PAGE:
The crude incidence of drug-induced liver injury is roughly 19.1 cases per 100,000 inhabitants, with amoxicillin-clavulanate the most commonly implicated agent.
That’s according to the second published population-based cohort study of drug-induced liver injury (DILI), wrote Dr. Einar S. Björnsson. The study was published in the June issue of Gastroenterology.
Dr. Björnsson, of the University of Iceland, and colleagues looked at all patients aged older than 15 years hospitalized for liver disease with suspected DILI, plus outpatients at the National University Hospital of Iceland, and all those seen in private practice between March 1, 2010, and Feb. 29, 2012.
Source: American Gastroenterological Association
According to the authors, "In Iceland, every citizen is issued a specific personal identification number that is, among other things, connected to a nationwide pharmaceutical database on outpatient prescriptions."
Therefore, "The study examined the Icelandic Medicines Registry records of prescriptions for all drugs associated with DILI that had at least a possible causal relationship" according to the Roussel Uclaf Causality Assessment Method.
DILI was defined as aspartate aminotransferase (AST) or alanine aminotransferase (ALT) levels greater than three times the upper limit of normal, and/or alkaline phosphatase (ALP) levels greater than two times the upper limit of normal.
Acetaminophen toxicity cases were excluded, though patients with preexisting chronic liver injury were not, if they were considered to have developed superimposed DILI on top of their baseline liver enzyme values.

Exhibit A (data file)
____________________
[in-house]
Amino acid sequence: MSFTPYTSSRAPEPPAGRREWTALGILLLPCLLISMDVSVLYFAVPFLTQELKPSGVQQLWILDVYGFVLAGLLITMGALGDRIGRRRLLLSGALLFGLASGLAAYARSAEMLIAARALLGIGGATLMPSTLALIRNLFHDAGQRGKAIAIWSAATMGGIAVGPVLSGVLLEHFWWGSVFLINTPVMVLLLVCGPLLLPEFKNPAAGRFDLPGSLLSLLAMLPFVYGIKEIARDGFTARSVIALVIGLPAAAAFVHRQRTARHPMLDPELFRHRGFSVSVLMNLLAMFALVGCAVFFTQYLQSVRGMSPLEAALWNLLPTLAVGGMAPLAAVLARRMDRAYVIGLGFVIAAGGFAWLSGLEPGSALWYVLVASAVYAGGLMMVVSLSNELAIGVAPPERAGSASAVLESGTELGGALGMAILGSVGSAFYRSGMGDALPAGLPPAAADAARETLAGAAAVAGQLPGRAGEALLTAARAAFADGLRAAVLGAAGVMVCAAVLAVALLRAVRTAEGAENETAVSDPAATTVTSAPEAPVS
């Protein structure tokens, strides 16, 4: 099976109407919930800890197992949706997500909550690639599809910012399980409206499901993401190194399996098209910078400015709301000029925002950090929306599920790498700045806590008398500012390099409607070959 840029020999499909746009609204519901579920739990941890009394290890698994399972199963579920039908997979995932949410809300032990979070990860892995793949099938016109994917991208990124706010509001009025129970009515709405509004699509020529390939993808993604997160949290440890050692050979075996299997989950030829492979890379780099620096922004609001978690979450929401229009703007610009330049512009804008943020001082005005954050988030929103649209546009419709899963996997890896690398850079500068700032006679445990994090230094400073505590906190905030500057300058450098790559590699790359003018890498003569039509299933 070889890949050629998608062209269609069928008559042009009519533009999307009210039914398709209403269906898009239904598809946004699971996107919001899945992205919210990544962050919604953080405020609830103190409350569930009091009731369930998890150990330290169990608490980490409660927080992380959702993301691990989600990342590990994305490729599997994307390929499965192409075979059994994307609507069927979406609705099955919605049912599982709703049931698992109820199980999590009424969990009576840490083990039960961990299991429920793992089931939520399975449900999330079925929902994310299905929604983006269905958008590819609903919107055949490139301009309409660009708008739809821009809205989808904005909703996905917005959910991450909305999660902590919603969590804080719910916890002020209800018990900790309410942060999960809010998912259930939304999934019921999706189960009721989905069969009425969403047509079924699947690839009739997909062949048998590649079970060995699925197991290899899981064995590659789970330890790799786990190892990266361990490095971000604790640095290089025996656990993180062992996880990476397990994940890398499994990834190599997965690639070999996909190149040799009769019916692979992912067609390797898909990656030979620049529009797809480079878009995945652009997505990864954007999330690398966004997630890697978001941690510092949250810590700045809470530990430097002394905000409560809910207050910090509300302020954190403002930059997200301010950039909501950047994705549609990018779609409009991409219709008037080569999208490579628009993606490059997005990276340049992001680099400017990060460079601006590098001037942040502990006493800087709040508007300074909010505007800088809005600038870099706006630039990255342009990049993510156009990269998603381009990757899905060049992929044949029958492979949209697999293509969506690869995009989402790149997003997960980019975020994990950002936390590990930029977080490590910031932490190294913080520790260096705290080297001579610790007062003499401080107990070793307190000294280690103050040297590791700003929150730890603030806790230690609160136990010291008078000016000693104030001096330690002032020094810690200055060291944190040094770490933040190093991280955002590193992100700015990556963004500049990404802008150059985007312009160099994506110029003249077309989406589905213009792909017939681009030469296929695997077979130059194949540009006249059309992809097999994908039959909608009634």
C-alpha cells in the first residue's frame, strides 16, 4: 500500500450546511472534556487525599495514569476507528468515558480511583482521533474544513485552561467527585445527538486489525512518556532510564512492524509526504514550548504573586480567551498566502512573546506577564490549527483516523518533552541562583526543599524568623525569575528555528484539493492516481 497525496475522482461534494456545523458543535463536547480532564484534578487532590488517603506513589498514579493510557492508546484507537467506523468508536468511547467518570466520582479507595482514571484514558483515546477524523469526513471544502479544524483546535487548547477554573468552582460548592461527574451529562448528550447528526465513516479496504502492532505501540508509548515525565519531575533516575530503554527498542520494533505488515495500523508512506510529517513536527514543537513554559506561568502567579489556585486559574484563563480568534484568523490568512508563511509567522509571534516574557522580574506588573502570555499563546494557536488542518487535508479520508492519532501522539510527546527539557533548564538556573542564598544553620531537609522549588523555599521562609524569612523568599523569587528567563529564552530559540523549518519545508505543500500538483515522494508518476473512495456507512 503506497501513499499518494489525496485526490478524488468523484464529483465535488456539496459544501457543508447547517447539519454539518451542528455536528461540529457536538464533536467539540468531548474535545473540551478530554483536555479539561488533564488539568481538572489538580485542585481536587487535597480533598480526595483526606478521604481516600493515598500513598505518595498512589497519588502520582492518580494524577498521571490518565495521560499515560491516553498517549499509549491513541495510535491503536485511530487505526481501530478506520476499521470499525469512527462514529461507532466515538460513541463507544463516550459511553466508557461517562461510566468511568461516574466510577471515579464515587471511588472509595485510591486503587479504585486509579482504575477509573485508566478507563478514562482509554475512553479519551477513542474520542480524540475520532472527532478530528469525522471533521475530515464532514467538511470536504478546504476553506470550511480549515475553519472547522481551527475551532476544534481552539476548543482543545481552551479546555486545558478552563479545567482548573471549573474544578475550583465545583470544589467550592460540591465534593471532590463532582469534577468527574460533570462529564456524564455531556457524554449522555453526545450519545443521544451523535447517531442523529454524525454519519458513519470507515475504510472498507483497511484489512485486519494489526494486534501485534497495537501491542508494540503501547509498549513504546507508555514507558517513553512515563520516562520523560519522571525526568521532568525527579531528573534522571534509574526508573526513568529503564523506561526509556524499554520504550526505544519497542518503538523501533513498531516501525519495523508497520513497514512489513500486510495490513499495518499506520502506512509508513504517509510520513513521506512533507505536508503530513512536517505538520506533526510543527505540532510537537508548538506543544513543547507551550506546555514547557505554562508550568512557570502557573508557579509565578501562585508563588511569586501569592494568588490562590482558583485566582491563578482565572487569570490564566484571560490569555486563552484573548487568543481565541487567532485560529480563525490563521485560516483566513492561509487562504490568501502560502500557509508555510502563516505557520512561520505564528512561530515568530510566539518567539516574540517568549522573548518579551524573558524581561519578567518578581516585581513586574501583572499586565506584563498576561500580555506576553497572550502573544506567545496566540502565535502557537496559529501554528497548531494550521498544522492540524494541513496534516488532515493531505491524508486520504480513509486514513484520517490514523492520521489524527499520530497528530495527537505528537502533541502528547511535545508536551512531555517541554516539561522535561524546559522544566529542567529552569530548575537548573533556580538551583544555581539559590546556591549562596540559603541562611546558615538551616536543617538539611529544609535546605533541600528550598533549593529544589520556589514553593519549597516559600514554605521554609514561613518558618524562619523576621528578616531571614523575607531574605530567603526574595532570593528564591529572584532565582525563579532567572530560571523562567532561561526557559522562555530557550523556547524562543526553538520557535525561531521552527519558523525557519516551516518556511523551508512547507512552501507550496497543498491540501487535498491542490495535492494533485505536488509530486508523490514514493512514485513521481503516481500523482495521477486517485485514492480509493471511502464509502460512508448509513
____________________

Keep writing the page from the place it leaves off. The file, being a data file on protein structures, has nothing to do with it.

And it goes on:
The authors found that over the study period there were 96 cases eligible for inclusion, including 49 cases in the first year and 47 in the second. That translated into a crude annual incidence during the study period of 19.1 cases per 100,000 inhabitants.
Roughly half were female (56%), and the median age was 55 years (range, 16-91 years).
Looking at the clinical characteristics of the cohort, the authors calculated that only 27% of patients developed jaundice, while 10% of patients complained of rash and 6% of fever. Four of the patients had preexisting liver disease.
Overall, liver injury was judged to be due to a single prescription medication in 75% of cases, most commonly amoxicillin-clavulanate (22%), followed by diclofenac (6%), azathioprine (4%) infliximab (4%), and nitrofurantoin (4%).
By tying the injury to Iceland’s prescription drug database, that meant an incidence of DILI among outpatients of 1 per 133 filled azathioprine prescriptions and 1 in 2,350 amoxicillin-clavulanate users; among inpatients, the incidence of injury attributed to amoxicillin-clavulanate was 1 per 729 patients.
By drug classes, after antibiotics, immunosuppressants were found to be commonly associated with DILI (10%), followed by psychotropic drugs, which accounted for 7% of cases, and then nonsteroidal anti-inflammatory drugs, at 6%, "with diclofenac as the only agent."
Single-drug antineoplastic agents were the causes of DILI in 5% of the cohort, and lipid-lowering agents were the cause in just 3.1% of patients (atorvastatin, n = 2; simvastatin, n = 1).
After injuries due to a single agent, dietary supplements were assumed to be the culprit in 16% of cases, and the use of multiple agents was implicated in 9% of cases.
Looking at outcomes, the researchers reported that DILI was mild in 35 patients (36%), moderate in 55 patients (58%), and severe in 5 patients (5%); there was 1 death, in an 82-year-old patient.
Finally, the median duration from diagnosis of DILI to the normalization of liver enzymes was 64 days, and 7% still had abnormal liver tests 6 months after DILI diagnosis.
According to the authors, the only previously published population-based study, done in France, found an annual crude incidence rate of 13.9 cases per 100,000 inhabitants per year (Hepatology 2002;36:451-5).
They conceded that their rate is somewhat higher; however, "the French study provided no information about the patients at risk for DILI because information about drug consumption was not available," they wrote.
The authors stated that the study was funded by a grant from the National University Hospital of Iceland Research Fund; they disclosed no individual financial conflicts of interest.